The standout quality for Malik Abu is his explosive leaping ability; he can make plays above the rim and provides a great deal of energy. This helps him on the boards, where he is particularly effective on the offensive glass. He played in his team’s first three games, providing a nice complementary role in a pair of wins. Right now he does not do much to stretch the floor and he does not possess ideal size at the 4 spot, with rather limited ball skills as well. He still was one of the better athletes among the college counselors here and has some upside as he works on his skill set and expands his game.

Thomas Bryant 6-11 250 C Indiana Fr.

While he was the youngest college counselor by a considerable margin, Bryant’s combination of physical tools and effort helped him make a strong impact, as he seemed to improve more than anyone as the games went on. He has solid dimensions for a young center, with a massive wingspan and a nice frame, especially for having just turned 18-years old at the start of the camp. His lateral quickness is still a work in progress, as is his low post footwork and offensive arsenal, but he provides intensity rarely exhibited from a player his size. Bryant may be viewed by some as a project but his skill level is surprisingly advanced for his age, and he should be a force as a rebounder and shot blocker right away. He certainly has one of the higher upsides of any college players at this year’s adidas Nations.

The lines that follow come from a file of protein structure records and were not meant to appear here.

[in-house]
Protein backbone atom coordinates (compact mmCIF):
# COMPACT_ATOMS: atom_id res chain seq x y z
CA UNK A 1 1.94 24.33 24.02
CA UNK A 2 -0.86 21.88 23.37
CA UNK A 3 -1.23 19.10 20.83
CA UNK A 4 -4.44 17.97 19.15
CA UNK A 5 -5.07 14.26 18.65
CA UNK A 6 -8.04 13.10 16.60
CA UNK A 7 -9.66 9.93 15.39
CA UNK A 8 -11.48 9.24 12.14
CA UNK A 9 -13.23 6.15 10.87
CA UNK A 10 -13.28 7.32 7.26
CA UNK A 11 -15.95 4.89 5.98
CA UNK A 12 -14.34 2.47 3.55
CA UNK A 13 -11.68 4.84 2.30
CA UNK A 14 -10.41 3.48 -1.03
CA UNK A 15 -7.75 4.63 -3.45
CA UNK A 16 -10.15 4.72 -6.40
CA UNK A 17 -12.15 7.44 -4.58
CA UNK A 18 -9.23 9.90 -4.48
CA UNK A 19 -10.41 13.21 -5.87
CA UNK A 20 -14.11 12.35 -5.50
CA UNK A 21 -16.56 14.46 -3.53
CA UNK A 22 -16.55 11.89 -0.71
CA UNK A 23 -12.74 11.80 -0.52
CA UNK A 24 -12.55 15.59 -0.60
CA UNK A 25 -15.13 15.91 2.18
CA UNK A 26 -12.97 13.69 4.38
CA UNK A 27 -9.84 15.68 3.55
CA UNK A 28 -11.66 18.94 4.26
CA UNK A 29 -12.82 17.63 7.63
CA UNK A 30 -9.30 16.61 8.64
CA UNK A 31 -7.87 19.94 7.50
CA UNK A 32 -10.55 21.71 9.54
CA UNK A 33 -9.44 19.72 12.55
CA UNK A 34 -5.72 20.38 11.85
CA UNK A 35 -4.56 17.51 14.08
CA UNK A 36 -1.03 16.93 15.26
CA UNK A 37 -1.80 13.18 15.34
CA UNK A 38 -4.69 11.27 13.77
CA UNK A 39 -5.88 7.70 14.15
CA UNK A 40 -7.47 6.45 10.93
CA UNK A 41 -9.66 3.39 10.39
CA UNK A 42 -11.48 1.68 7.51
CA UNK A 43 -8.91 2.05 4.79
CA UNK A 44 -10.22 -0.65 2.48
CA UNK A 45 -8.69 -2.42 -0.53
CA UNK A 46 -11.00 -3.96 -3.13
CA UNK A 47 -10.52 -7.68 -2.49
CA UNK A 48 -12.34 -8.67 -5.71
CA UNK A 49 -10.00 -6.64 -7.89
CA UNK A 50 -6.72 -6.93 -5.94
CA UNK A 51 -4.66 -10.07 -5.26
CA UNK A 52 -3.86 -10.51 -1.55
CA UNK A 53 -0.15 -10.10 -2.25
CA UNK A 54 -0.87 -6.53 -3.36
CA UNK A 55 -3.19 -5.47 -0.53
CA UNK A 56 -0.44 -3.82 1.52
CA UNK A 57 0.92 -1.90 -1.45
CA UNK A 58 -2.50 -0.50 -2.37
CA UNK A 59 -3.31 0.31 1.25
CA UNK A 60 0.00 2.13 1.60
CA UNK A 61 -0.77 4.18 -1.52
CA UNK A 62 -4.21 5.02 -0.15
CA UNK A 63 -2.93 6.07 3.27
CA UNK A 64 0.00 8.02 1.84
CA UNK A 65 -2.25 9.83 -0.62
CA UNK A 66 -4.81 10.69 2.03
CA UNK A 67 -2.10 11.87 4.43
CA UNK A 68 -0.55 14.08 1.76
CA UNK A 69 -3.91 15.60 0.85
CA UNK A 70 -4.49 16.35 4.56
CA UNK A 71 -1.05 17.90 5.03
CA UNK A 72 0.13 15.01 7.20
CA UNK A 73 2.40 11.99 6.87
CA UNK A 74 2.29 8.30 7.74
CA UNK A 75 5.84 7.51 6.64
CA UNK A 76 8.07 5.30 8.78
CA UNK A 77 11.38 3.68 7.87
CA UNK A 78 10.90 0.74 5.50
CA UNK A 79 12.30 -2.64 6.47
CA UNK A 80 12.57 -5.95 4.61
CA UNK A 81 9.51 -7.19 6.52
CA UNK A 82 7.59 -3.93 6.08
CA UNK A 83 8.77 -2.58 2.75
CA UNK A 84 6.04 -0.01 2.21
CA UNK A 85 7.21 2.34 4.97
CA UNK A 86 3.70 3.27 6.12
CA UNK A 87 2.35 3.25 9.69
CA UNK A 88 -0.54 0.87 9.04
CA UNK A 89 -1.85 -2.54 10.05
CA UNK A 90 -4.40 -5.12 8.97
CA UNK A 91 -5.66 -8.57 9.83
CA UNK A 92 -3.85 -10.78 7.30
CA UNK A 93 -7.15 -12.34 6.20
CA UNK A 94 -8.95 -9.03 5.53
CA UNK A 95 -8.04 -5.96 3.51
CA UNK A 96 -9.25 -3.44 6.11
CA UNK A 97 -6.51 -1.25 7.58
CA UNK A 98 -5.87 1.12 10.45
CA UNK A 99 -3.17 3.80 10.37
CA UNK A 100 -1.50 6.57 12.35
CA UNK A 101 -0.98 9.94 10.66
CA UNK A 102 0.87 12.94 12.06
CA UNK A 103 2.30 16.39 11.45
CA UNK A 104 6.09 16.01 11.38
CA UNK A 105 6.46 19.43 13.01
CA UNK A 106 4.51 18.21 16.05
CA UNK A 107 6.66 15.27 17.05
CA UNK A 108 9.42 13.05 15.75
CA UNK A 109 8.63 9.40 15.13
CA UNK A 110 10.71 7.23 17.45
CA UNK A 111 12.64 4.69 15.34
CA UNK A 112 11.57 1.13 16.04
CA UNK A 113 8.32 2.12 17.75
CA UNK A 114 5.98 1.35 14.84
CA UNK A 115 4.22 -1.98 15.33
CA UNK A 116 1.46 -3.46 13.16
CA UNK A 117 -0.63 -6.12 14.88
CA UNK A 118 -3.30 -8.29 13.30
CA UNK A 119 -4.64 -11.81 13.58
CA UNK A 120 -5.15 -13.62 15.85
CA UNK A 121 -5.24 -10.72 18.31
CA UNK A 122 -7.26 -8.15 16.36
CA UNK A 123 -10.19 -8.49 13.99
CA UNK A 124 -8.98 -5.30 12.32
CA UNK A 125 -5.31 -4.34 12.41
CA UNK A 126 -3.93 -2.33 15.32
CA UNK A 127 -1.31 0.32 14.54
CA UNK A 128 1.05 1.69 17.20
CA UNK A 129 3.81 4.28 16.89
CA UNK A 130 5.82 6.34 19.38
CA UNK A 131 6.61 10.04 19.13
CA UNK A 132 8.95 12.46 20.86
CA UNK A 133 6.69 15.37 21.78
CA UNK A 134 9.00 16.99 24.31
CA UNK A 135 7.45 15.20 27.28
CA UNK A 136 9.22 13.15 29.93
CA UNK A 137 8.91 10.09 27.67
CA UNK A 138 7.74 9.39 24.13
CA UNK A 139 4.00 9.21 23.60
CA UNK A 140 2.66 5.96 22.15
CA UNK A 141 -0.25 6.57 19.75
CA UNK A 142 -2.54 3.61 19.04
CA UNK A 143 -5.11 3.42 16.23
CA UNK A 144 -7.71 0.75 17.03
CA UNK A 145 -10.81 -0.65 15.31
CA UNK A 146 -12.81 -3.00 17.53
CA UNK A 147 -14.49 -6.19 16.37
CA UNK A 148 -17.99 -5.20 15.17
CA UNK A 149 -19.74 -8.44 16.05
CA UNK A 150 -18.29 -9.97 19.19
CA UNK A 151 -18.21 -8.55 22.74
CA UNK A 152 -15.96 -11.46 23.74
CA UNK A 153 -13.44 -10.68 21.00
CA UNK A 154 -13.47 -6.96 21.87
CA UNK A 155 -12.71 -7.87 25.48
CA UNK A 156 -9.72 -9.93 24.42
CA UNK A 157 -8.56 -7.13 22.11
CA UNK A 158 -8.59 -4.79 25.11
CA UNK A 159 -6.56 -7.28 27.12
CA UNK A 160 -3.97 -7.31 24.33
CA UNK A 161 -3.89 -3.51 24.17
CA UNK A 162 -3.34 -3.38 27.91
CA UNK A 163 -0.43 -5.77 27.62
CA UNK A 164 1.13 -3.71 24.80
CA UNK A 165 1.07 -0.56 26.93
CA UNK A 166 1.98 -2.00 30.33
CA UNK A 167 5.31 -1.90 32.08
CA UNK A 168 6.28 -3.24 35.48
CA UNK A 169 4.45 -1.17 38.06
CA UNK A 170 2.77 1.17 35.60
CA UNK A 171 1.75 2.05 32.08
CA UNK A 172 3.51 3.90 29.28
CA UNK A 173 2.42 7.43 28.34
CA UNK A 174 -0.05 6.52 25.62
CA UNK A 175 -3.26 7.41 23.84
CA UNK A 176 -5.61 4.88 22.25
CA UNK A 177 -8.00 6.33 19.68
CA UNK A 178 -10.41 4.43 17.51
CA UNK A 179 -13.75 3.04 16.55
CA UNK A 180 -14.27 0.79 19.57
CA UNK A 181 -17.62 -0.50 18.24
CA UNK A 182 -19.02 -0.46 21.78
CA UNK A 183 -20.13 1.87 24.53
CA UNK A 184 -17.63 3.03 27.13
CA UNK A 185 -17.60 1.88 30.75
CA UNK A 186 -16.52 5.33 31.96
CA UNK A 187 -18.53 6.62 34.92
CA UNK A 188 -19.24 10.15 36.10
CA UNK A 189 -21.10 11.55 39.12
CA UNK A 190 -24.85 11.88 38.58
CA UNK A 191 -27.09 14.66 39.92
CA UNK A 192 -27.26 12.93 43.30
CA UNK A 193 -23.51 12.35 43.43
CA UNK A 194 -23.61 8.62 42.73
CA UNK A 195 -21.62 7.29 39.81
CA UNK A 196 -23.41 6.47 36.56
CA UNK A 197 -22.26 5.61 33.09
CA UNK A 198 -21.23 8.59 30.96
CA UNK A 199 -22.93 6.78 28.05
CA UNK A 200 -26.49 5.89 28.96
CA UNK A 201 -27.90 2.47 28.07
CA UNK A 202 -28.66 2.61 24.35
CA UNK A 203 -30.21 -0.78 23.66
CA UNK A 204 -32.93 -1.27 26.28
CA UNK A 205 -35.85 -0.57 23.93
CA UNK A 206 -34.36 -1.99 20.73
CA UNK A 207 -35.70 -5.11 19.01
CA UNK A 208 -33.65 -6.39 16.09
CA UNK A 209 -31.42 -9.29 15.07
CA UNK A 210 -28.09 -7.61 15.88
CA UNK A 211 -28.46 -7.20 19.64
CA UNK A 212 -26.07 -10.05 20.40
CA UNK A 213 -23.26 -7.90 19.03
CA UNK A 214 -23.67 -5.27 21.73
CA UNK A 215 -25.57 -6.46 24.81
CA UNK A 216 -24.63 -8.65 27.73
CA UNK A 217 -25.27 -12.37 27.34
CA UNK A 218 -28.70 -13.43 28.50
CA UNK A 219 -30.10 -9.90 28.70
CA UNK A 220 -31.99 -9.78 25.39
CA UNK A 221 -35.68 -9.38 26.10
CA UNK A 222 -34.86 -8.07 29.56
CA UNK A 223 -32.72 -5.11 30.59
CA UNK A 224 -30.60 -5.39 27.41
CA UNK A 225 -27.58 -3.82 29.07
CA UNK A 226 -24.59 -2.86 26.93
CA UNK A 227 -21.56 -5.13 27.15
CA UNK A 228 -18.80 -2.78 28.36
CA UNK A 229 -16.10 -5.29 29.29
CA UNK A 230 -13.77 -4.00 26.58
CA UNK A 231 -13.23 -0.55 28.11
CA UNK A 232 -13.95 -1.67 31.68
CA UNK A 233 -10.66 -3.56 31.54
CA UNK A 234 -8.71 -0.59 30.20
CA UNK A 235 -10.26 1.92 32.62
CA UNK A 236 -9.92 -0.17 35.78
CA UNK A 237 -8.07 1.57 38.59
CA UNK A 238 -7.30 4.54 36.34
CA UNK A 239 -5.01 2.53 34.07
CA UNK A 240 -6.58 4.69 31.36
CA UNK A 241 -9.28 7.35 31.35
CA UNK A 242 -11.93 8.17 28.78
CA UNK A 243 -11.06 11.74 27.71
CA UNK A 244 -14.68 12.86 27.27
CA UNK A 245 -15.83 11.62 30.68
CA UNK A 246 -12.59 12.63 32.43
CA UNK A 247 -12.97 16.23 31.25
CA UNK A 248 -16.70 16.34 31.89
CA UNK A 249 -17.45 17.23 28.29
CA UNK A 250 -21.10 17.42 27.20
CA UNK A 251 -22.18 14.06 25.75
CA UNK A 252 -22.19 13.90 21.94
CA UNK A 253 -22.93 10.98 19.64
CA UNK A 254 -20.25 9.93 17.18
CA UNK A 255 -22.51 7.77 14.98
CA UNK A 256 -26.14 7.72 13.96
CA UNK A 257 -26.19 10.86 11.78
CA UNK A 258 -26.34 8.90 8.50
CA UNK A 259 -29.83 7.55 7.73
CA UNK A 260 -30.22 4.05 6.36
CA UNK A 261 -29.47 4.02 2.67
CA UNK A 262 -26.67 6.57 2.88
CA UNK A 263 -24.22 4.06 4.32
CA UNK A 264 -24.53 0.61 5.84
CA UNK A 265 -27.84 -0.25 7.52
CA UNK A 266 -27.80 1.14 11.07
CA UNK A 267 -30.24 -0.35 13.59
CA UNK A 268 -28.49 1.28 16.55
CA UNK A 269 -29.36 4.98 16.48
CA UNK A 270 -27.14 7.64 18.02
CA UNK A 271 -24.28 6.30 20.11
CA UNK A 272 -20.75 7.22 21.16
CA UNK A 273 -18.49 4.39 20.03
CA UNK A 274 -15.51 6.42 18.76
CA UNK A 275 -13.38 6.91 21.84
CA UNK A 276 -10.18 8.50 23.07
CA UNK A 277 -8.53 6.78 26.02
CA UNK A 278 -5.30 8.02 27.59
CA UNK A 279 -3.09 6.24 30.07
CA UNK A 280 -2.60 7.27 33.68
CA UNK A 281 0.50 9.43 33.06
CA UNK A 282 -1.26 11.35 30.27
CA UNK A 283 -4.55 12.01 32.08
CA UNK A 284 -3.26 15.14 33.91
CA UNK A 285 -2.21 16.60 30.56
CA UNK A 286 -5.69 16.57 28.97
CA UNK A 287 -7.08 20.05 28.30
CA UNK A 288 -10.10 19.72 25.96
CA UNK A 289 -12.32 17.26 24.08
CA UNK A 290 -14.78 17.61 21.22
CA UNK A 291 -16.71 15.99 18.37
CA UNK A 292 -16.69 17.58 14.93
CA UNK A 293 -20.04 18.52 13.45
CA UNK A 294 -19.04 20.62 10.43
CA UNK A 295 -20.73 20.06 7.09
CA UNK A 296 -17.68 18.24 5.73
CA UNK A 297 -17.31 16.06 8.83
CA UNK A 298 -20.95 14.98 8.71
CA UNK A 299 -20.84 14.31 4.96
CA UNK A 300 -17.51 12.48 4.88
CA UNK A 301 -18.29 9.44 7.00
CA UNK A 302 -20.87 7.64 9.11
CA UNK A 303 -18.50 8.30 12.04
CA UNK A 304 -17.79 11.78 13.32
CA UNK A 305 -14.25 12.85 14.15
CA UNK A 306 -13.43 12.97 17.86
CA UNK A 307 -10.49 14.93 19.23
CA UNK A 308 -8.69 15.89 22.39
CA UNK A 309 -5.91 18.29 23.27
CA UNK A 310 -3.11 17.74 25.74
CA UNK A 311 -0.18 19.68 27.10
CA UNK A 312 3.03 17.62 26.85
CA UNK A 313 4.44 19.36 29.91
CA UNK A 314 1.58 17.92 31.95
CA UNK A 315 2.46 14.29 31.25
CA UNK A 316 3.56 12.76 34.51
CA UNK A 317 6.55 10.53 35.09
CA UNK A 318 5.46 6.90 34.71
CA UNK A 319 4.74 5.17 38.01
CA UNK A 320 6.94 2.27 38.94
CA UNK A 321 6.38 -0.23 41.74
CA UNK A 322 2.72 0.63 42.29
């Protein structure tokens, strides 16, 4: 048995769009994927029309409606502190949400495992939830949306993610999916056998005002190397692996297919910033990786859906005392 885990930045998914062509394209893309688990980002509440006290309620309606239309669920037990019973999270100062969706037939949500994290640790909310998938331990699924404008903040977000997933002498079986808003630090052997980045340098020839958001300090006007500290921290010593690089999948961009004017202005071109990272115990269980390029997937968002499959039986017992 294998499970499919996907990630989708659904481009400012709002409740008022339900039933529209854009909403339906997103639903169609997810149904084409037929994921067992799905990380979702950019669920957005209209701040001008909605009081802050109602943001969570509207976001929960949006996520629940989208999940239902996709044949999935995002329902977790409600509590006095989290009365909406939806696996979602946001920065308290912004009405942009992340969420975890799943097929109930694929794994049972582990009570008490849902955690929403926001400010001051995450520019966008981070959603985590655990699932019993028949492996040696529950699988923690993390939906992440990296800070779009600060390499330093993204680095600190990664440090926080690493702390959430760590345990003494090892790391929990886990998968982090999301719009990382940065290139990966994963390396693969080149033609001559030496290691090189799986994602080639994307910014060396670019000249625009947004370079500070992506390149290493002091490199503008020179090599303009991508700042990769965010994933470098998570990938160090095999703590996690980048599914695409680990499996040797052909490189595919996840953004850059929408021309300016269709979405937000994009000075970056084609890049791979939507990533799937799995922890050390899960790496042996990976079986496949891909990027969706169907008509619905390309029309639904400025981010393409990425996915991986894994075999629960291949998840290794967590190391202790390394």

Yogi Ferrell 6-0 180 PG Indiana Sr.

After a very rough first game, Yogi provided a steady hand for his Mavericks team, saving his best game for last in the “college championship” game. Size will be something that is brought up as one of his main detriments, as it may be a stretch to say he is 6-0 tall. Even so, he has a great court sense and has proven himself to be a deadly outside shooter time and again. Where his size may hurt him most is on the defensive end, where as he is more shifty than fast offensively. While a solid leader, scouts complain that Yogi passes as a last resort far too often and pounds the rock instead of moving it and finding teammates more quickly. He has the makings of European level PG.

Antonio Blakeney 6-4 190 SG LSU Fr.